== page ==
(Section 34 requires the court to determine the rent at which the holding might reasonably be expected to be let in the open market by a willing lessor on the terms of the tenancy.)

  2. What term should be granted under the new lease?


  1. The hypothetical negotiation under section 34 should take into account V’s potential rights under the Code. In other words, the willing lessee in those hypothetical negotiations would be an operator who would be aware of how rent would be calculated under the Code. On that basis, a strict application of the no-network assumption would have produced an annual rent of £2,250. However, it was relevant in this case that V was sharing the site with two other operators. This therefore resulted in a higher rental payment because it meant there would have been a hypothetical bidding process in respect of the lease and such competition would have pushed up the sums which a willing lessee would have been prepared to pay to the sort of rents that were paid by operators prior to the Code coming into force. On that basis, the court took into account evidence of valuations under the old Electronic Communications Code 1984 to award an annual rent of £5,750.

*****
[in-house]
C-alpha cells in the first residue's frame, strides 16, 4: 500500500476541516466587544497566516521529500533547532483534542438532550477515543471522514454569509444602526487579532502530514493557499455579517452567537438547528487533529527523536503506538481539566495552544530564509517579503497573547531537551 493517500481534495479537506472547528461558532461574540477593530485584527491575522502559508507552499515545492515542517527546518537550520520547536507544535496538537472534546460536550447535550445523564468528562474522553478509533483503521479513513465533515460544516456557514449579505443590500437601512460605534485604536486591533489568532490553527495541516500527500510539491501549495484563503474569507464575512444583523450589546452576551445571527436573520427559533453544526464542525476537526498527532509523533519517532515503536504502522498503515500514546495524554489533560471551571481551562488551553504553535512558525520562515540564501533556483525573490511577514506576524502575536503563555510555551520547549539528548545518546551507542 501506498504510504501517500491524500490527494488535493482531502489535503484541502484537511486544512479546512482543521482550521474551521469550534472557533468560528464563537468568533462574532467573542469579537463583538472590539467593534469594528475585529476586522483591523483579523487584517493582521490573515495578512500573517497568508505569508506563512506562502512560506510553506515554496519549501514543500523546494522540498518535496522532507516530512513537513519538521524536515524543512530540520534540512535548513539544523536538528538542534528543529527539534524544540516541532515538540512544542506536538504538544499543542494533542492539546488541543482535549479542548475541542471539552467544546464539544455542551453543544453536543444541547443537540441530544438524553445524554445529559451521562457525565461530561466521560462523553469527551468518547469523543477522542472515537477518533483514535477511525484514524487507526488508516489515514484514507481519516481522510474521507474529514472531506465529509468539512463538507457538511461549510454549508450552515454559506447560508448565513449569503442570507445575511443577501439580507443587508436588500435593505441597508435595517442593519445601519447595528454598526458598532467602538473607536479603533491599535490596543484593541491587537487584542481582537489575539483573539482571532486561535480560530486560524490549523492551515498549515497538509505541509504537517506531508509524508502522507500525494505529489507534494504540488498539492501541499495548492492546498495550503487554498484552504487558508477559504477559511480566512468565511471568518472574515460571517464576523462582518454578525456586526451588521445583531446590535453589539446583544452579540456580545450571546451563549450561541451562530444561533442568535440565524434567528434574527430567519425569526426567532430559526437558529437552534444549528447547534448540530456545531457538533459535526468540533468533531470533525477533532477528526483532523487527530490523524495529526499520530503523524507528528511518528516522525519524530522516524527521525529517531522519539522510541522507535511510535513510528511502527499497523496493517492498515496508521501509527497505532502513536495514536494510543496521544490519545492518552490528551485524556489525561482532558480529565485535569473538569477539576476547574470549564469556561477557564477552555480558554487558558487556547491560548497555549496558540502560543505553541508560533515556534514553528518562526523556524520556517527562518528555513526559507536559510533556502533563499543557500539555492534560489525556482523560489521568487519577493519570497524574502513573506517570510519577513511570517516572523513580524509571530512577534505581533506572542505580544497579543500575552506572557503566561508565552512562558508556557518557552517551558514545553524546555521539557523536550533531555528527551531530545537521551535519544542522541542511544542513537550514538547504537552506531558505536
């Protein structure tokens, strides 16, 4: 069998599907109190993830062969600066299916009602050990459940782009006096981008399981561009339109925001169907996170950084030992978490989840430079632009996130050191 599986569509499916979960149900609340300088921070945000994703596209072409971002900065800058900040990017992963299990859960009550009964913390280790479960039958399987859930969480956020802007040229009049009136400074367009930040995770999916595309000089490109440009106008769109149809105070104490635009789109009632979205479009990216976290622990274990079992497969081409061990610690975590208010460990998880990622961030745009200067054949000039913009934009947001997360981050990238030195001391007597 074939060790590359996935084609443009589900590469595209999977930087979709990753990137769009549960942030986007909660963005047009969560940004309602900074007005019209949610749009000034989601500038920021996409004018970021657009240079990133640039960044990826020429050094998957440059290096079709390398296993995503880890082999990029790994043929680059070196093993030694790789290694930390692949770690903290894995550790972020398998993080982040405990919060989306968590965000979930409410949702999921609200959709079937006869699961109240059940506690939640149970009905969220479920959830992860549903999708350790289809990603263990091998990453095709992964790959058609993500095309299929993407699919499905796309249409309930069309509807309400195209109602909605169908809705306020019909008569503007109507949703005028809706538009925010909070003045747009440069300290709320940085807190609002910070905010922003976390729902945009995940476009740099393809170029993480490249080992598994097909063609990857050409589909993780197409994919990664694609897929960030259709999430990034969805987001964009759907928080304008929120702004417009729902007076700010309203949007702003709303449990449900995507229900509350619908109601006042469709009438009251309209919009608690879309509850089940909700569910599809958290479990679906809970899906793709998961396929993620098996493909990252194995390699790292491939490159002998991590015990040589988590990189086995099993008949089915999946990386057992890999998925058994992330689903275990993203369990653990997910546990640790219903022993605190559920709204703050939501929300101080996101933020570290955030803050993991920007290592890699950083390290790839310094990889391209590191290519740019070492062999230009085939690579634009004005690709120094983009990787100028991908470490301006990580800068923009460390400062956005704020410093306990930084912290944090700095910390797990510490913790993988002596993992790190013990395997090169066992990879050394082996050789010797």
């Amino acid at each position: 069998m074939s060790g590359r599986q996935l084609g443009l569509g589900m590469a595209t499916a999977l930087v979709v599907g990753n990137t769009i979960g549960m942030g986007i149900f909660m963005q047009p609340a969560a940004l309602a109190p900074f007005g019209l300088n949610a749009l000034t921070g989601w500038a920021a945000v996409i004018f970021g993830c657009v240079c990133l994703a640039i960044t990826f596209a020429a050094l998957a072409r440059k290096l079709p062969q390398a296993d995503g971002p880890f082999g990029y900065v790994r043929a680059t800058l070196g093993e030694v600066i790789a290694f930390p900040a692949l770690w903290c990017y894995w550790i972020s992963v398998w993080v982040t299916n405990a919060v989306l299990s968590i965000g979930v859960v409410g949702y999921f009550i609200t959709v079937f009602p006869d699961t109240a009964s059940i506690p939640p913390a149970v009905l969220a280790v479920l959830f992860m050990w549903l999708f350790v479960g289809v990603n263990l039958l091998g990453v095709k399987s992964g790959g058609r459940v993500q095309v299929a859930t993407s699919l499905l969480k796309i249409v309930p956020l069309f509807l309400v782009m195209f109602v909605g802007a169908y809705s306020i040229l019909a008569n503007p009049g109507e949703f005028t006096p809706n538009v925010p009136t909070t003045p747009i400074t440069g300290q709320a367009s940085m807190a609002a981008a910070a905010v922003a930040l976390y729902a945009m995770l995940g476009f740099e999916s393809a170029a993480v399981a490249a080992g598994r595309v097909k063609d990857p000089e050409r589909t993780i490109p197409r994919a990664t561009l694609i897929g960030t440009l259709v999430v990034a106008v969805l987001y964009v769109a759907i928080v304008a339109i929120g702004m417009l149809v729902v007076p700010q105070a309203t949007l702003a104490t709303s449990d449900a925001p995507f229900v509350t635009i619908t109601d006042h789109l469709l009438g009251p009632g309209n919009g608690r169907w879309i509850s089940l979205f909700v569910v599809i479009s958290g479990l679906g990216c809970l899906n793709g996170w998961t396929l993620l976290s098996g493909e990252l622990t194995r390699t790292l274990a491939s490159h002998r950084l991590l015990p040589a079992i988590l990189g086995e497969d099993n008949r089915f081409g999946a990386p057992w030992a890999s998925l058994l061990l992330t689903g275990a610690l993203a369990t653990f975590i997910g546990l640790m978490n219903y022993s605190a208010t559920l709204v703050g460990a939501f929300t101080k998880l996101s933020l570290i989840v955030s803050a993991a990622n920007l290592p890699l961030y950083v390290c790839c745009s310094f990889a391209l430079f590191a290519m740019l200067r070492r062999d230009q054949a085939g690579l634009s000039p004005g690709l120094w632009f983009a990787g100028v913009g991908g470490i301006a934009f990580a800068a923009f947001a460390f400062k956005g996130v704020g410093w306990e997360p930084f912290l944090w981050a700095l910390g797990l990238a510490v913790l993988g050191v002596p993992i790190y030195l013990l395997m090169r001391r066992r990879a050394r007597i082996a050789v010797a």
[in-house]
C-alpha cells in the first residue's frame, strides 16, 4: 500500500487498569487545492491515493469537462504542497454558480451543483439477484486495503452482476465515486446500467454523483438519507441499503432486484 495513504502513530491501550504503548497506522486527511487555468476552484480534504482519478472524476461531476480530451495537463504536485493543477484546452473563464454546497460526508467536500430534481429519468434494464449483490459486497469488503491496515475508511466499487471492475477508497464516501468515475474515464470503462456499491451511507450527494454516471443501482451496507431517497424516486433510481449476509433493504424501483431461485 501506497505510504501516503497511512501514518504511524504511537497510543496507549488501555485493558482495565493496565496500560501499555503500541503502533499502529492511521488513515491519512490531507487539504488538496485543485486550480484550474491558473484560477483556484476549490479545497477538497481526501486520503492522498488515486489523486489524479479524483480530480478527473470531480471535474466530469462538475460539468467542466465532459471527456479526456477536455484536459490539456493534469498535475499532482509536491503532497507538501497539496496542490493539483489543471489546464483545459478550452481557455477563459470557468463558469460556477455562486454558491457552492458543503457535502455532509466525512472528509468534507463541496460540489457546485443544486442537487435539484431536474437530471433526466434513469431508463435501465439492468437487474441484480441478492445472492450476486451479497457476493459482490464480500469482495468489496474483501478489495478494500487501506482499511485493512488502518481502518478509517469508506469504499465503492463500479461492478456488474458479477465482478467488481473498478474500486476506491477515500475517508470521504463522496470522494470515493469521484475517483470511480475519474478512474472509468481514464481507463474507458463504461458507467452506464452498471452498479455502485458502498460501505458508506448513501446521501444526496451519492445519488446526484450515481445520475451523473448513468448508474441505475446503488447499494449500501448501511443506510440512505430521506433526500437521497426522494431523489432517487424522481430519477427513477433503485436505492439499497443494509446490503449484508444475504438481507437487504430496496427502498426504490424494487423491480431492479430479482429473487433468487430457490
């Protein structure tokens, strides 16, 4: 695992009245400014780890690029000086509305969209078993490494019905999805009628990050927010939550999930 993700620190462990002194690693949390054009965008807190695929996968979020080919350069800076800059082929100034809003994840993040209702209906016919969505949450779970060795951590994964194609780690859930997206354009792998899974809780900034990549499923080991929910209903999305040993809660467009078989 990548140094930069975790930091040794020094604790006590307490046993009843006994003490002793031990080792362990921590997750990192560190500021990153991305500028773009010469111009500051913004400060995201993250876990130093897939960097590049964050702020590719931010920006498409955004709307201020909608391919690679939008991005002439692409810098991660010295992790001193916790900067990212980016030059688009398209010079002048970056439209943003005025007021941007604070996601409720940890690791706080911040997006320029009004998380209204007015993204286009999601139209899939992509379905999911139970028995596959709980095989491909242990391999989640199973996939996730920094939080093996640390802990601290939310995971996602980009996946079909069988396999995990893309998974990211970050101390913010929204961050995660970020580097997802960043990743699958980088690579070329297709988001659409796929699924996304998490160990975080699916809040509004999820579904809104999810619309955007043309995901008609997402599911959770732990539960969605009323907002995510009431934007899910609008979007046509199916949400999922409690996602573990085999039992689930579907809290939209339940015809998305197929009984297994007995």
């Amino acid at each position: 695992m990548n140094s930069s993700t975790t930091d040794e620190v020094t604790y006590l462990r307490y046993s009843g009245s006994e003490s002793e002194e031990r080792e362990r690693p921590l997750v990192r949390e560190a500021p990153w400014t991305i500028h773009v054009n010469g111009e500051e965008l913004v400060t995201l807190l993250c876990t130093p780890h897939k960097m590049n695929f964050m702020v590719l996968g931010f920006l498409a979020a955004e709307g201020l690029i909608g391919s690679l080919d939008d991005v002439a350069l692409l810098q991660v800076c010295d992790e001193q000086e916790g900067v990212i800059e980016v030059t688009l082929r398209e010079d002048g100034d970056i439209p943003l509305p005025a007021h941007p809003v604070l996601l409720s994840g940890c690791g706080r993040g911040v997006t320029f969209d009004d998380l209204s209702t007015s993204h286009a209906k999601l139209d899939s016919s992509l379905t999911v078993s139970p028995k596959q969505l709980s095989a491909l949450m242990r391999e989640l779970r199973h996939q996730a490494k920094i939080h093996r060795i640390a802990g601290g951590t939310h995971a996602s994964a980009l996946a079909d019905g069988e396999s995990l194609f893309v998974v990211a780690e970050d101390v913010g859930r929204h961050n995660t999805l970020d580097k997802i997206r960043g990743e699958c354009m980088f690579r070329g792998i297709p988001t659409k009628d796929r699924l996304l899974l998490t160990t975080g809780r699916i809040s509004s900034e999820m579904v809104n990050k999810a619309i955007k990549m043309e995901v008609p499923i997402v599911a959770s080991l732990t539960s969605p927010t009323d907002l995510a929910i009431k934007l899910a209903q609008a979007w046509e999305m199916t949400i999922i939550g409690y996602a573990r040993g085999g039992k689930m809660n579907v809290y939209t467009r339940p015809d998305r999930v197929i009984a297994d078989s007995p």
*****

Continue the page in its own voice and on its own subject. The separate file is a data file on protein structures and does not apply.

2. V wanted a short three year term with a six month rolling break clause, as this would provide it with flexibility to terminate any renewal lease early and renew again under the Code at a potentially more favourable rent (currently, case-law indicates that V cannot do this, but an appeals is pending in the relevant case). H, on the other hand, wanted the certainty of a 10 year term with a one-off break after 5 years (to postpone for as long as possible the need to spend legal fees again on another renewal). The court struck a compromise between the two, granting a 10 year term with a six month rolling break after 5 years.